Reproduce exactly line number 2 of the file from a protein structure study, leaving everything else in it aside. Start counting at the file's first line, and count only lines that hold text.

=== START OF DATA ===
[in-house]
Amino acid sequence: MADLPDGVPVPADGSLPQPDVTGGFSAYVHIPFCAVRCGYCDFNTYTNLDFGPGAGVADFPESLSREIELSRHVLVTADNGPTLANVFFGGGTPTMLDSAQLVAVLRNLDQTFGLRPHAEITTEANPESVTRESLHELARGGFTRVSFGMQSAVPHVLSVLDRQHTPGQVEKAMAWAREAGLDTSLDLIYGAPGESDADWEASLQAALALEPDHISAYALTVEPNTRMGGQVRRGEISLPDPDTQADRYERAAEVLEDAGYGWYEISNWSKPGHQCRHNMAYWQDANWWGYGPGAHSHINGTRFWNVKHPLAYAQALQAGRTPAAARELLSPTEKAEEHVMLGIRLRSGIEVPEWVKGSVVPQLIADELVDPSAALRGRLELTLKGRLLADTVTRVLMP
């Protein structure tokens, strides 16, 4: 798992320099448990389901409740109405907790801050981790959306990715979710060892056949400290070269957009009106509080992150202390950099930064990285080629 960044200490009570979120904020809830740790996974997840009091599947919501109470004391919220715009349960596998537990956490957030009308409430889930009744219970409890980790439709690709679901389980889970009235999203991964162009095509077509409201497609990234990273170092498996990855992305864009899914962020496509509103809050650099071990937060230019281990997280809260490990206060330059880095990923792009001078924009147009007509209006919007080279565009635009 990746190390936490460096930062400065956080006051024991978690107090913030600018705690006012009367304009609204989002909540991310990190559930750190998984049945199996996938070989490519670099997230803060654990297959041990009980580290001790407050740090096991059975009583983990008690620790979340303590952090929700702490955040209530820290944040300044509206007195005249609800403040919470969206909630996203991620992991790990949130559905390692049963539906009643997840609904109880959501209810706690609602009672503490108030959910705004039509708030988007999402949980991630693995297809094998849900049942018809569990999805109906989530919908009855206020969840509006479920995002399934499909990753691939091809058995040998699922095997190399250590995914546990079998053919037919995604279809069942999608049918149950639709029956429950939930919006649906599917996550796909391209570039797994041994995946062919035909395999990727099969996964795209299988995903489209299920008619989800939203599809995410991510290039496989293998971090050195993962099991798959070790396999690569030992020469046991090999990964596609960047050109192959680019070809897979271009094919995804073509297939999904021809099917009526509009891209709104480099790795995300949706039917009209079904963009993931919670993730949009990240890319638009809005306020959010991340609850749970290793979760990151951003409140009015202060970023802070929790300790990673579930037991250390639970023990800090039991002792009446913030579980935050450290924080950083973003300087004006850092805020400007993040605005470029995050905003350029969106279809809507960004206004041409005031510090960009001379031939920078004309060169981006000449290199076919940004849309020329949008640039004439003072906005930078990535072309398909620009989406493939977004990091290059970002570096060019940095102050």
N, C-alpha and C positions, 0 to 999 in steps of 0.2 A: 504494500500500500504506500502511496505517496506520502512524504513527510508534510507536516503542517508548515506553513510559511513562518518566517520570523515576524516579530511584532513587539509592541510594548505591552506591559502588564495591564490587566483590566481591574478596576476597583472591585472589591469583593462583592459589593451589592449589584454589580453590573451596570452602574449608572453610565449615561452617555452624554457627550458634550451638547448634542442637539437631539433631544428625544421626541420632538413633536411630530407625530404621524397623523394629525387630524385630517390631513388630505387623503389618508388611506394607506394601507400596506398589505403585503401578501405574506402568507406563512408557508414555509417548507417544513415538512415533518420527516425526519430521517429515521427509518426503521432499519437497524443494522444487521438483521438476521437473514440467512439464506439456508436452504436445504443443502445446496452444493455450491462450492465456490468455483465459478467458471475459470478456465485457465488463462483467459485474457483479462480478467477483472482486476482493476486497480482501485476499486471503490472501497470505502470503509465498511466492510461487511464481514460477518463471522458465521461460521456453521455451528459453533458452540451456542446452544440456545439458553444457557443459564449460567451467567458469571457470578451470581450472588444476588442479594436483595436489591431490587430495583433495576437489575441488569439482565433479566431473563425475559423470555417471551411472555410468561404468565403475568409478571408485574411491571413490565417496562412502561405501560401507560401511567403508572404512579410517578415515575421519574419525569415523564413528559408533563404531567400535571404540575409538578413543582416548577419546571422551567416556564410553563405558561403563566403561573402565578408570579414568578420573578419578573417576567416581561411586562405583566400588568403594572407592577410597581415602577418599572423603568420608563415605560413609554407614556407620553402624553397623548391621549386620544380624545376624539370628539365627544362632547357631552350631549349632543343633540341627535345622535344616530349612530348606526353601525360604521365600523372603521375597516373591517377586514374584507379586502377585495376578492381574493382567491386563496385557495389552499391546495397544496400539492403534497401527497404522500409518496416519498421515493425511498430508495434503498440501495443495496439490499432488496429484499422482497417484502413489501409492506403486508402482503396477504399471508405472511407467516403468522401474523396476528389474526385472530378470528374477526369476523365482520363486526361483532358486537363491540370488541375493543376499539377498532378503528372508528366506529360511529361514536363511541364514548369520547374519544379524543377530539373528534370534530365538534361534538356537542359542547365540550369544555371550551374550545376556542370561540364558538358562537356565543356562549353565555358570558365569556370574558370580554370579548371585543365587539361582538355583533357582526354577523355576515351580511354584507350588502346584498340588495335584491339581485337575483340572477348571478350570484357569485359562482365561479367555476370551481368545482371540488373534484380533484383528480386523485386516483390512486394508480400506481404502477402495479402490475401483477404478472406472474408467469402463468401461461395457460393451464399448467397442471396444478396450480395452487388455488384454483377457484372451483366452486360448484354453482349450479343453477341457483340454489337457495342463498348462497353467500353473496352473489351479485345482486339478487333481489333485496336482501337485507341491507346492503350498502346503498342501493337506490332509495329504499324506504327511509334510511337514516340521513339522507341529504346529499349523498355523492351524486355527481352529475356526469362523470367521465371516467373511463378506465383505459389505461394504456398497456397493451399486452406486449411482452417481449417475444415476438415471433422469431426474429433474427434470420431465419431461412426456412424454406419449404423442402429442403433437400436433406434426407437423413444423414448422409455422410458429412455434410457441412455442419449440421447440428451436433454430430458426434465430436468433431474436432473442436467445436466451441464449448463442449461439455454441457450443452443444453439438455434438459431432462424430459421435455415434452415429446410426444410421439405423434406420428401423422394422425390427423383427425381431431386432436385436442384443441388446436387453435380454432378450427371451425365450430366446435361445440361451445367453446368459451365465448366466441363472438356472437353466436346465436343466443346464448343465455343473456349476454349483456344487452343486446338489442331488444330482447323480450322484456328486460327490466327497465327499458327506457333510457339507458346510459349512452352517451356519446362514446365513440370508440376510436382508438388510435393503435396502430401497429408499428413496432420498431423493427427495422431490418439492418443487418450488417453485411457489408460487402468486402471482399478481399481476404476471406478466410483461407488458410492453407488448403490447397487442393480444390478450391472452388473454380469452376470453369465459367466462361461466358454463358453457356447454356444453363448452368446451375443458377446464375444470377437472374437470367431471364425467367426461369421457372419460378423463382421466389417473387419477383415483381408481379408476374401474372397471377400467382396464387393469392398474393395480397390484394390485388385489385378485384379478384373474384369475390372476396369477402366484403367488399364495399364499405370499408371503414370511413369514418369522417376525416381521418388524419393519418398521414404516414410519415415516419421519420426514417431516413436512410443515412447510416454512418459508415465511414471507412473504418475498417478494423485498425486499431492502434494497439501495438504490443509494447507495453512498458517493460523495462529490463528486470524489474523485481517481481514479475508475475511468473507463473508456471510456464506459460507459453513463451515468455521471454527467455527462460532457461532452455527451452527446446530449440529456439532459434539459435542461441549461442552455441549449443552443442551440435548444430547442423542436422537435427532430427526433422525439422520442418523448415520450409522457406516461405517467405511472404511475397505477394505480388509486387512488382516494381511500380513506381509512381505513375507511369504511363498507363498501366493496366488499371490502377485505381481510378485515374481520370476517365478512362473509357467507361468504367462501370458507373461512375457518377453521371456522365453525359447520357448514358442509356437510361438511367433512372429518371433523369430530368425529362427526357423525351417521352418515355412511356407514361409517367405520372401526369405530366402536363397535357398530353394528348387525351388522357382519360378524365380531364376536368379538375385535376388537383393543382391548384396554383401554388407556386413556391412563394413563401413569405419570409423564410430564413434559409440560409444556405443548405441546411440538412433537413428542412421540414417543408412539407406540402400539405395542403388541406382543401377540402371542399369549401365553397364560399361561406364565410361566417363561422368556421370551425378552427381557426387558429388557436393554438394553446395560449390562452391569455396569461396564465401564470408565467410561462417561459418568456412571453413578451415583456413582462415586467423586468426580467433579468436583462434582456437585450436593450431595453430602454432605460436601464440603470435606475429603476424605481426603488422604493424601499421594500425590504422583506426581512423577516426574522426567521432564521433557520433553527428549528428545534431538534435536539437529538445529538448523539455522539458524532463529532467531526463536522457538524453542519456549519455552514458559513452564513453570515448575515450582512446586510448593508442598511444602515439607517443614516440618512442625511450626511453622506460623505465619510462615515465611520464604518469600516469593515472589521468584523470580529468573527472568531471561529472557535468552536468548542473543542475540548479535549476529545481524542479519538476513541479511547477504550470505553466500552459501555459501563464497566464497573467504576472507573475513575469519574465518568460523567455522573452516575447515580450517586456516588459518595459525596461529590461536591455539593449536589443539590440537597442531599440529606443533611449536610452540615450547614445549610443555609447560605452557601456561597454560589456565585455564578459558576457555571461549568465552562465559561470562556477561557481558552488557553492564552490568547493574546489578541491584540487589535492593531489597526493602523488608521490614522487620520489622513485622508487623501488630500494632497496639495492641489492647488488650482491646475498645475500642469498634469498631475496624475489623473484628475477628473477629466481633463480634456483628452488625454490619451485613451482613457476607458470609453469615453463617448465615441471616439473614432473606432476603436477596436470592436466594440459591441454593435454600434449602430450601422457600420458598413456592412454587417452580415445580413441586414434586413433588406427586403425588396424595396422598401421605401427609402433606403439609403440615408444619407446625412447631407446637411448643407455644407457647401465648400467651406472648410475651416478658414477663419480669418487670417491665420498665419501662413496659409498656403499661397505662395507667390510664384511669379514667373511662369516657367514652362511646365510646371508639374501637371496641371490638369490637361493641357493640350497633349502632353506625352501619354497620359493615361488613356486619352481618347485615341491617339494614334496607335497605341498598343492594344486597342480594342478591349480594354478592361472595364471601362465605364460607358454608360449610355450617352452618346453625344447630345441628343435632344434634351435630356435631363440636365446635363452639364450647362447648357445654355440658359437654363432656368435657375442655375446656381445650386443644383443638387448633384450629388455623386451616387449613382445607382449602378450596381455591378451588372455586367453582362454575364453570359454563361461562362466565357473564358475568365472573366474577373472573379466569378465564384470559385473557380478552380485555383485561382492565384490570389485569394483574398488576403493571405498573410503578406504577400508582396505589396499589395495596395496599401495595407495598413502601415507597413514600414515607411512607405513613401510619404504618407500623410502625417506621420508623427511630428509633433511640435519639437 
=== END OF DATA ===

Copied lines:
Amino acid sequence: MADLPDGVPVPADGSLPQPDVTGGFSAYVHIPFCAVRCGYCDFNTYTNLDFGPGAGVADFPESLSREIELSRHVLVTADNGPTLANVFFGGGTPTMLDSAQLVAVLRNLDQTFGLRPHAEITTEANPESVTRESLHELARGGFTRVSFGMQSAVPHVLSVLDRQHTPGQVEKAMAWAREAGLDTSLDLIYGAPGESDADWEASLQAALALEPDHISAYALTVEPNTRMGGQVRRGEISLPDPDTQADRYERAAEVLEDAGYGWYEISNWSKPGHQCRHNMAYWQDANWWGYGPGAHSHINGTRFWNVKHPLAYAQALQAGRTPAAARELLSPTEKAEEHVMLGIRLRSGIEVPEWVKGSVVPQLIADELVDPSAALRGRLELTLKGRLLADTVTRVLMP